be further investigated . . ."
38. Regular unannounced visits to survey
only areas have not revealed evidence of illegal culling of badgers.
Co-operation from farmers and landowners in these areas is very
good. The importance of not interfering with badgers in survey
only areas and elsewhere is a message the Government continue
to emphasise at every suitable opportunity.
". . . it is necessary for the Bourne
Group to undertake [quarterly] power analyses, which should be
verified independently by an expert, and to keep the Minister
informed of the relative strengths and weaknesses of the trial
. . . We also recommend that the original data behind the power
analysis conducted by Dr Donnelly from the Bourne Group . . .
be verified by an external expert and the results of this check
be made publicly available . . ."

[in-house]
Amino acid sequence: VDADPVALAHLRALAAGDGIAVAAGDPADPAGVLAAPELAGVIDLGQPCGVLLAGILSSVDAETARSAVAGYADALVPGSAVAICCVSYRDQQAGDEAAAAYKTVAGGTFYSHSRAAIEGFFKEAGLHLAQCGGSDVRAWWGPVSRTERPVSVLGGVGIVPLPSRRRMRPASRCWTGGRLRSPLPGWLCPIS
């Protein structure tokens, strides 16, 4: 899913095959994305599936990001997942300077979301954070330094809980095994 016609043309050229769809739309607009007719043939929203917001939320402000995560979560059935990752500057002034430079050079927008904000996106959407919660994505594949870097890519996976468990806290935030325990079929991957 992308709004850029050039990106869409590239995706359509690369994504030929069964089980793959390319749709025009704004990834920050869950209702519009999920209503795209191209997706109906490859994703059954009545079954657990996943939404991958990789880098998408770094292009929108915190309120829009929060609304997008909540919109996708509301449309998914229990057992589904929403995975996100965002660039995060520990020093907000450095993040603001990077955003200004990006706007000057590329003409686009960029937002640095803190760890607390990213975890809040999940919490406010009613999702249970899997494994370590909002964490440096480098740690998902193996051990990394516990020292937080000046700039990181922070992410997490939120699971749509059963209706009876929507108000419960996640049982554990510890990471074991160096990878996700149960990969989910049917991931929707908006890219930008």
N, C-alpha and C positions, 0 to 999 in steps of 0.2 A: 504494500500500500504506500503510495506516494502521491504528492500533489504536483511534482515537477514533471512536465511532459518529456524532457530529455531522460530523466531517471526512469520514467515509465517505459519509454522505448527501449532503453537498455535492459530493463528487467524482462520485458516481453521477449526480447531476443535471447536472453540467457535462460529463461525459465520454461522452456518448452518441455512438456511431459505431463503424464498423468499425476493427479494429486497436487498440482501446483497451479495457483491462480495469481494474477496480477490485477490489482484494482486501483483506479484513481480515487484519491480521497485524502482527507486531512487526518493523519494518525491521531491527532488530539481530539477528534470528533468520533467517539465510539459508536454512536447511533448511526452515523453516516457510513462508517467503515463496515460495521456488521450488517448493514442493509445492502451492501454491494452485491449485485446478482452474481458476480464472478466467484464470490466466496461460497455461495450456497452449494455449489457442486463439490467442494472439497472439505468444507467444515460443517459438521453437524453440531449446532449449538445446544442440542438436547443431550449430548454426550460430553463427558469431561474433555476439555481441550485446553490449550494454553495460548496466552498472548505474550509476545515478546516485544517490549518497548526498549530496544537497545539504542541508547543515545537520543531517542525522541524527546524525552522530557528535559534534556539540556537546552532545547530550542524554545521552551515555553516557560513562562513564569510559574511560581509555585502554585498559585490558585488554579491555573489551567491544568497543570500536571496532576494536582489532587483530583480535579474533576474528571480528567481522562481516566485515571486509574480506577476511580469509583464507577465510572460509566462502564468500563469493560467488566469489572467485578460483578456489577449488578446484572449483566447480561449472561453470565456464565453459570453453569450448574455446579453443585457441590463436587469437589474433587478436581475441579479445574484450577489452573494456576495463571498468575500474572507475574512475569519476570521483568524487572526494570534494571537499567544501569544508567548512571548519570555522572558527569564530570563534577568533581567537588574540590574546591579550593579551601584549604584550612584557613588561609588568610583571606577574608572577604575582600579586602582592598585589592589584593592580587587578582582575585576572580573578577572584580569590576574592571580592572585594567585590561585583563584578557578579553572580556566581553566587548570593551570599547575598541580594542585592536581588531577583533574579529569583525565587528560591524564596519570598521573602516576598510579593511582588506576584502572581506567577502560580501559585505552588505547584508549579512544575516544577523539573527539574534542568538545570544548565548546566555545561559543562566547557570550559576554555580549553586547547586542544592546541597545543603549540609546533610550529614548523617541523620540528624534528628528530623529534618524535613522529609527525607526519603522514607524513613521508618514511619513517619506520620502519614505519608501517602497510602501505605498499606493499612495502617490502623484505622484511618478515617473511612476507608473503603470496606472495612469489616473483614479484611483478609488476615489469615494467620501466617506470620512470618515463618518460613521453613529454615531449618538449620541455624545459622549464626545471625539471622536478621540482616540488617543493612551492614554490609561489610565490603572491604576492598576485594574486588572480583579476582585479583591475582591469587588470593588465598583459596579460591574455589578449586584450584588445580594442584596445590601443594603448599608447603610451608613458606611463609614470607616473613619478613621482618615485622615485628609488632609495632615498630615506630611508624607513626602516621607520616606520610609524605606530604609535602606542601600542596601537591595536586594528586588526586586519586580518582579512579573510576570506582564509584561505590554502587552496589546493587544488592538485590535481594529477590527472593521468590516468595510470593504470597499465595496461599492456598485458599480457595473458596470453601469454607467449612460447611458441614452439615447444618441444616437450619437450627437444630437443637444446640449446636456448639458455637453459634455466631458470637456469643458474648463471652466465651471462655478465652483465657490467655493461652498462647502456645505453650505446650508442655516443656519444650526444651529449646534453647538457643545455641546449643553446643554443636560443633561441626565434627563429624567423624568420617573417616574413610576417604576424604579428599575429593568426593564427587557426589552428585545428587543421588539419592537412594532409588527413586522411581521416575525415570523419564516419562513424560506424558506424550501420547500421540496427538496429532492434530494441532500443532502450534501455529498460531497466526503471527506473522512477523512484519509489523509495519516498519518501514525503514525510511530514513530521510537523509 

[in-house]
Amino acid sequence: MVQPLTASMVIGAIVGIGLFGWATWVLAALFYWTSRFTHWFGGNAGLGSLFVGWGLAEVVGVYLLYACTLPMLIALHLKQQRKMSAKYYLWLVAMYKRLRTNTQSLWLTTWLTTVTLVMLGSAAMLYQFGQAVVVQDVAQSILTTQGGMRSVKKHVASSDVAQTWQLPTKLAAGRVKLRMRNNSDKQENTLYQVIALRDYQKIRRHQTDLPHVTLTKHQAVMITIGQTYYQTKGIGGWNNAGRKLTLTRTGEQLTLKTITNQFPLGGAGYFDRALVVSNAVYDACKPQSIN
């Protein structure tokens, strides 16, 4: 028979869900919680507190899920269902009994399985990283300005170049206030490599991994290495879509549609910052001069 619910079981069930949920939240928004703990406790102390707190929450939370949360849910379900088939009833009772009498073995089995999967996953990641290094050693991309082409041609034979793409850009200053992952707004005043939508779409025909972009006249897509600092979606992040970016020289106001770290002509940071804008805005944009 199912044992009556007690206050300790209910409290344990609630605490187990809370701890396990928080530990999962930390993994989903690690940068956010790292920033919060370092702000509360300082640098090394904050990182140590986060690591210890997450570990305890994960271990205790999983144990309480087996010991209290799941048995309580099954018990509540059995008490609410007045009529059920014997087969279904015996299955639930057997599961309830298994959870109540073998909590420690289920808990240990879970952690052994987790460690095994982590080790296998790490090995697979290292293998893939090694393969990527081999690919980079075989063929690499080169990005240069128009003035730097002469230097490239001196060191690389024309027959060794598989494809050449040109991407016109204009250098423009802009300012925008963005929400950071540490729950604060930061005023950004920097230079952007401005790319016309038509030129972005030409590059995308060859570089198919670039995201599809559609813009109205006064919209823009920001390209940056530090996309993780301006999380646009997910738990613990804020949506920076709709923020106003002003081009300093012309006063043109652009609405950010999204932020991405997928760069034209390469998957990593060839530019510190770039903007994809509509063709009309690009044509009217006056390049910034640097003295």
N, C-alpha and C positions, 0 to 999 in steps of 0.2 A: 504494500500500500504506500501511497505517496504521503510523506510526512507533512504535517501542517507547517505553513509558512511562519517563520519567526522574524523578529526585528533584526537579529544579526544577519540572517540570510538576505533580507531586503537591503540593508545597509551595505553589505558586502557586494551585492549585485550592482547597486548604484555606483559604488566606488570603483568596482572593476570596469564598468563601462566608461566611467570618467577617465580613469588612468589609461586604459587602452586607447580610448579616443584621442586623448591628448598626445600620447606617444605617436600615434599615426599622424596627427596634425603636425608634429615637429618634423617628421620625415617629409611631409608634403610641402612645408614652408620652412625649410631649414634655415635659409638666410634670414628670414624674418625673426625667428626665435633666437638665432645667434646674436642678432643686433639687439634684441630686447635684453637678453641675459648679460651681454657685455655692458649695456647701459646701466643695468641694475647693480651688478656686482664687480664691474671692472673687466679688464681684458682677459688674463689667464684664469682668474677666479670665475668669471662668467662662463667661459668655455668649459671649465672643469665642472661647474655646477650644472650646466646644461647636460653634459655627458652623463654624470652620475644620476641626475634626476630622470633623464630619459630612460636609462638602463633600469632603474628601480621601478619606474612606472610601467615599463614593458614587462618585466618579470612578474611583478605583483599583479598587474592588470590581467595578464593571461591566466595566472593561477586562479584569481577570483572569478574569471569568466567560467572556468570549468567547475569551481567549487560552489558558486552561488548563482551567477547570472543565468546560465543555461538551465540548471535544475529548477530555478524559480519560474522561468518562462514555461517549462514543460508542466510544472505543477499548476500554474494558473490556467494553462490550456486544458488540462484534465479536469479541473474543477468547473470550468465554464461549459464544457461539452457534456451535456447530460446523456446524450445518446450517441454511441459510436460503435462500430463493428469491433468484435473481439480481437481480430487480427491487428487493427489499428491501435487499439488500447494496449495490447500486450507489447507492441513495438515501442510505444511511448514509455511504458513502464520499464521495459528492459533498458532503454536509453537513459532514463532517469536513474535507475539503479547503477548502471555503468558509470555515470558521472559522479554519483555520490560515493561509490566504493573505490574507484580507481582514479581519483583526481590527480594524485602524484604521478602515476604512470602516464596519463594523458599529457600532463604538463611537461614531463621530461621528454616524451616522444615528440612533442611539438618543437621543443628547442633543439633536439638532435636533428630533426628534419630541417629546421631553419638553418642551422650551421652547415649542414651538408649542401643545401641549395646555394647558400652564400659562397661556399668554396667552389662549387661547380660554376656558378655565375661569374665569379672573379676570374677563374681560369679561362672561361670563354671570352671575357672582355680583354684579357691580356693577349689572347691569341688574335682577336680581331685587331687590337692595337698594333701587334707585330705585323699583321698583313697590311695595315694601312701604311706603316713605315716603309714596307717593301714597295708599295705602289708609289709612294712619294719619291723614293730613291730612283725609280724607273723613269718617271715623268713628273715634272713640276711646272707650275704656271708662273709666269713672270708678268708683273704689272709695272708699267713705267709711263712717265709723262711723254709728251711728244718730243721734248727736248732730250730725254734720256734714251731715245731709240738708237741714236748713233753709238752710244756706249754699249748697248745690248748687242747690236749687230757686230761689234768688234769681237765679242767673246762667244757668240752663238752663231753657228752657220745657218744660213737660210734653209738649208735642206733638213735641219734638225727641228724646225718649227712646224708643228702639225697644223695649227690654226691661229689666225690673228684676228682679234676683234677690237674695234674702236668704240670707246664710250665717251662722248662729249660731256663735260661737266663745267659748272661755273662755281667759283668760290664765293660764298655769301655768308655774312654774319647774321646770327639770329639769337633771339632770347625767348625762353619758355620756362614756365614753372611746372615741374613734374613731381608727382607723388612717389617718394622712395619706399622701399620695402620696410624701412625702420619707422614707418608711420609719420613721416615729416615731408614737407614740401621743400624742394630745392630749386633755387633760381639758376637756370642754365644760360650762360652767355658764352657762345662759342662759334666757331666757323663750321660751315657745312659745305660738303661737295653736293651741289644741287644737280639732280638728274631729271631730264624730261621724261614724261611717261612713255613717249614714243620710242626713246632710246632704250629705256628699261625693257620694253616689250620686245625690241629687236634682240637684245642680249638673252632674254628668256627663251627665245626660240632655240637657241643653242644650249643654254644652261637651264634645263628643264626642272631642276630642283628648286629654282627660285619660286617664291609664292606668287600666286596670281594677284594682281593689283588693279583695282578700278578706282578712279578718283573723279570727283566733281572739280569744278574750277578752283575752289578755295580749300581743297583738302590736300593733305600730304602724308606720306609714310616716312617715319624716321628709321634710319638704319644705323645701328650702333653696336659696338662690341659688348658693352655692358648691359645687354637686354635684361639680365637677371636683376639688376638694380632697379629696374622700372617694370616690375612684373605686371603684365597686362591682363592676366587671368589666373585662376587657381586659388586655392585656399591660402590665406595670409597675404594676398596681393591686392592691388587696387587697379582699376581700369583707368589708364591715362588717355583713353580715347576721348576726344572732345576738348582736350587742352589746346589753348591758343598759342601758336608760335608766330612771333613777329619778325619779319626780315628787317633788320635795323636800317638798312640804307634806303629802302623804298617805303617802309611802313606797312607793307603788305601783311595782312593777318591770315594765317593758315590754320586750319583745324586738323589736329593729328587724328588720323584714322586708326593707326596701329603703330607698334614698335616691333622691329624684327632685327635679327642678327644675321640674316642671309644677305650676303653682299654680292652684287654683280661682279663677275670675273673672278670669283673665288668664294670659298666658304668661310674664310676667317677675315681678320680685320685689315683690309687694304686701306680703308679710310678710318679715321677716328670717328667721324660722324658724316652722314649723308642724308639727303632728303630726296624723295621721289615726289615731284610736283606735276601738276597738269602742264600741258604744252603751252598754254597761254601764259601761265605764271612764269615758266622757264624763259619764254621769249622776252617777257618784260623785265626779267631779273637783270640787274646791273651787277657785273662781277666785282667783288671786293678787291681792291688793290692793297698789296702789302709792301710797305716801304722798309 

39. Following the Committee's recommendation
the Government has agreed a contract with an independent statistical
expert. Professor Denis Mollison of Heriot-Watt University, Edinburgh
was appointed on 22 August 2000 to independently verify the original
data behind the power analysis conducted by the ISG. The Government
will publish his reports when these are presented.
Conclusions on trial
"We do not accept that the answers to
the questions posed by the trial are already known . . . We recommend
that the culling trial be implemented in full and strongly encourage
all interested parties to co-operate with it in order that reliable
results be attained in the minimum possible time and with the
minimum loss of life to badgers."
40. The Government agreed with this recommendation.
Answers are needed about the contribution badgers make to TB in
cattle and whether culling badgers reduces TB in cattle. The Government